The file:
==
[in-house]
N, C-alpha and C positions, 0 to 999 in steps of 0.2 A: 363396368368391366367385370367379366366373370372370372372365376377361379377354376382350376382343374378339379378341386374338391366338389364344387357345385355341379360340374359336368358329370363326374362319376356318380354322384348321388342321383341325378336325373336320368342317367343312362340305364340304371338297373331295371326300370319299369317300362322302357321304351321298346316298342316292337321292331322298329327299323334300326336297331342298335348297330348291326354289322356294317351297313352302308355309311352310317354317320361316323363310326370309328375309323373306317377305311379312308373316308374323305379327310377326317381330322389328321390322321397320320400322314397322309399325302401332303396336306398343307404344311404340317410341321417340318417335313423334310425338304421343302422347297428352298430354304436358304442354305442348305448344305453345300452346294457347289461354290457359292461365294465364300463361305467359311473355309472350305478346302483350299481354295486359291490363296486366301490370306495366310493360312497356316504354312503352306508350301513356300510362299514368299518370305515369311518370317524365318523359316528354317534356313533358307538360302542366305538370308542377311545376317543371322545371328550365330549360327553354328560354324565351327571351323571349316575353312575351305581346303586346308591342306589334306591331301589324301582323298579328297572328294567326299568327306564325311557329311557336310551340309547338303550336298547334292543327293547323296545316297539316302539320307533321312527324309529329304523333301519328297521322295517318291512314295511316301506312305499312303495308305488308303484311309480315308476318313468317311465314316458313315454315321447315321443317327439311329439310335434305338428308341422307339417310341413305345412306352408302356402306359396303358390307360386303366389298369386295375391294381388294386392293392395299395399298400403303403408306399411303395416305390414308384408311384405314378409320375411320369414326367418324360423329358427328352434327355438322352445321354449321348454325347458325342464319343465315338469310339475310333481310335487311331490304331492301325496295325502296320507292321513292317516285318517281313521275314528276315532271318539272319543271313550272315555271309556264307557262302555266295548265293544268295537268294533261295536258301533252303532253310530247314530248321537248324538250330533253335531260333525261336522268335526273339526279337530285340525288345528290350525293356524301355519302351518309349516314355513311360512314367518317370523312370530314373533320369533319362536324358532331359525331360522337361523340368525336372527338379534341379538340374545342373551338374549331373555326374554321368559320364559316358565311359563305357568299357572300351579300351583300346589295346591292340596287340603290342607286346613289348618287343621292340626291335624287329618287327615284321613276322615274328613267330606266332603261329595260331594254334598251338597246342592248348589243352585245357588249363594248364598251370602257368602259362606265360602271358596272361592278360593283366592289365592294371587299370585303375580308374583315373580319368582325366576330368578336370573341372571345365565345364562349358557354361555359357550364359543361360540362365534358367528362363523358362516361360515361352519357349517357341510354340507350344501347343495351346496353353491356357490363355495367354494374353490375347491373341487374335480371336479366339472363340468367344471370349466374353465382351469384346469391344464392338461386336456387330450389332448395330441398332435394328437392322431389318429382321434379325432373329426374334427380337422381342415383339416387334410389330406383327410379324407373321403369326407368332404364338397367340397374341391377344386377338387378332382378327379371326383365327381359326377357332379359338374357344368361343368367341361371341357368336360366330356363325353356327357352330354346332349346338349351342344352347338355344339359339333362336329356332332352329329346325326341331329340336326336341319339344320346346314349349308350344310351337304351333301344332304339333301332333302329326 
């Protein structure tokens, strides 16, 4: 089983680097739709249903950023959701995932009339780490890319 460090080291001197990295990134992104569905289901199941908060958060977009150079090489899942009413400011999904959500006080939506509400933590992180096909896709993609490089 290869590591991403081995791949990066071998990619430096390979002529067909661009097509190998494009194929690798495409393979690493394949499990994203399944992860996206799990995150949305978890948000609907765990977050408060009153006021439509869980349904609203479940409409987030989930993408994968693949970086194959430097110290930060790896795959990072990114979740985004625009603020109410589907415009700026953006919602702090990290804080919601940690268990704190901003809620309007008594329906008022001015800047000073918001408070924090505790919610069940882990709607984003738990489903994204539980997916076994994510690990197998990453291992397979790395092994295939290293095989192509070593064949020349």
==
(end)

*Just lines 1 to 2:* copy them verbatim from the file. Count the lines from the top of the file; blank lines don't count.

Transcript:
[in-house]
N, C-alpha and C positions, 0 to 999 in steps of 0.2 A: 363396368368391366367385370367379366366373370372370372372365376377361379377354376382350376382343374378339379378341386374338391366338389364344387357345385355341379360340374359336368358329370363326374362319376356318380354322384348321388342321383341325378336325373336320368342317367343312362340305364340304371338297373331295371326300370319299369317300362322302357321304351321298346316298342316292337321292331322298329327299323334300326336297331342298335348297330348291326354289322356294317351297313352302308355309311352310317354317320361316323363310326370309328375309323373306317377305311379312308373316308374323305379327310377326317381330322389328321390322321397320320400322314397322309399325302401332303396336306398343307404344311404340317410341321417340318417335313423334310425338304421343302422347297428352298430354304436358304442354305442348305448344305453345300452346294457347289461354290457359292461365294465364300463361305467359311473355309472350305478346302483350299481354295486359291490363296486366301490370306495366310493360312497356316504354312503352306508350301513356300510362299514368299518370305515369311518370317524365318523359316528354317534356313533358307538360302542366305538370308542377311545376317543371322545371328550365330549360327553354328560354324565351327571351323571349316575353312575351305581346303586346308591342306589334306591331301589324301582323298579328297572328294567326299568327306564325311557329311557336310551340309547338303550336298547334292543327293547323296545316297539316302539320307533321312527324309529329304523333301519328297521322295517318291512314295511316301506312305499312303495308305488308303484311309480315308476318313468317311465314316458313315454315321447315321443317327439311329439310335434305338428308341422307339417310341413305345412306352408302356402306359396303358390307360386303366389298369386295375391294381388294386392293392395299395399298400403303403408306399411303395416305390414308384408311384405314378409320375411320369414326367418324360423329358427328352434327355438322352445321354449321348454325347458325342464319343465315338469310339475310333481310335487311331490304331492301325496295325502296320507292321513292317516285318517281313521275314528276315532271318539272319543271313550272315555271309556264307557262302555266295548265293544268295537268294533261295536258301533252303532253310530247314530248321537248324538250330533253335531260333525261336522268335526273339526279337530285340525288345528290350525293356524301355519302351518309349516314355513311360512314367518317370523312370530314373533320369533319362536324358532331359525331360522337361523340368525336372527338379534341379538340374545342373551338374549331373555326374554321368559320364559316358565311359563305357568299357572300351579300351583300346589295346591292340596287340603290342607286346613289348618287343621292340626291335624287329618287327615284321613276322615274328613267330606266332603261329595260331594254334598251338597246342592248348589243352585245357588249363594248364598251370602257368602259362606265360602271358596272361592278360593283366592289365592294371587299370585303375580308374583315373580319368582325366576330368578336370573341372571345365565345364562349358557354361555359357550364359543361360540362365534358367528362363523358362516361360515361352519357349517357341510354340507350344501347343495351346496353353491356357490363355495367354494374353490375347491373341487374335480371336479366339472363340468367344471370349466374353465382351469384346469391344464392338461386336456387330450389332448395330441398332435394328437392322431389318429382321434379325432373329426374334427380337422381342415383339416387334410389330406383327410379324407373321403369326407368332404364338397367340397374341391377344386377338387378332382378327379371326383365327381359326377357332379359338374357344368361343368367341361371341357368336360366330356363325353356327357352330354346332349346338349351342344352347338355344339359339333362336329356332332352329329346325326341331329340336326336341319339344320346346314349349308350344310351337304351333301344332304339333301332333302329326 